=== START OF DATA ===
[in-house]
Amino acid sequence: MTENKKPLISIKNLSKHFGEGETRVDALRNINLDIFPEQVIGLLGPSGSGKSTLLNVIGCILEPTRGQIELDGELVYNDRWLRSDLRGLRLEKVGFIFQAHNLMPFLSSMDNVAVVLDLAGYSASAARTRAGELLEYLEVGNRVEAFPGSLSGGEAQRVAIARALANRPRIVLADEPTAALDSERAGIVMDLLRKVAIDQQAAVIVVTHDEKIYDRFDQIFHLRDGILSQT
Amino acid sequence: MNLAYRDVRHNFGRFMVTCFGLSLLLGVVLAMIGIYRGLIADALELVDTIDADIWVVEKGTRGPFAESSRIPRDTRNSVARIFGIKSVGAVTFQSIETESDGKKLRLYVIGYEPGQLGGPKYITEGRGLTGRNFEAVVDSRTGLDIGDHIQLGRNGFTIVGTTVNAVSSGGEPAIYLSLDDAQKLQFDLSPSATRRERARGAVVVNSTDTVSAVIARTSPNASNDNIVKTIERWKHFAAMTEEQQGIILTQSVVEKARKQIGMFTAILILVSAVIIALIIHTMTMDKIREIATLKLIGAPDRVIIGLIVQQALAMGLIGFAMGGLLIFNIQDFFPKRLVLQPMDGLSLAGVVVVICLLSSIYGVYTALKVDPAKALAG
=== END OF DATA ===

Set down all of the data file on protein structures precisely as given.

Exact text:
[in-house]
Amino acid sequence: MTENKKPLISIKNLSKHFGEGETRVDALRNINLDIFPEQVIGLLGPSGSGKSTLLNVIGCILEPTRGQIELDGELVYNDRWLRSDLRGLRLEKVGFIFQAHNLMPFLSSMDNVAVVLDLAGYSASAARTRAGELLEYLEVGNRVEAFPGSLSGGEAQRVAIARALANRPRIVLADEPTAALDSERAGIVMDLLRKVAIDQQAAVIVVTHDEKIYDRFDQIFHLRDGILSQT
Amino acid sequence: MNLAYRDVRHNFGRFMVTCFGLSLLLGVVLAMIGIYRGLIADALELVDTIDADIWVVEKGTRGPFAESSRIPRDTRNSVARIFGIKSVGAVTFQSIETESDGKKLRLYVIGYEPGQLGGPKYITEGRGLTGRNFEAVVDSRTGLDIGDHIQLGRNGFTIVGTTVNAVSSGGEPAIYLSLDDAQKLQFDLSPSATRRERARGAVVVNSTDTVSAVIARTSPNASNDNIVKTIERWKHFAAMTEEQQGIILTQSVVEKARKQIGMFTAILILVSAVIIALIIHTMTMDKIREIATLKLIGAPDRVIIGLIVQQALAMGLIGFAMGGLLIFNIQDFFPKRLVLQPMDGLSLAGVVVVICLLSSIYGVYTALKVDPAKALAG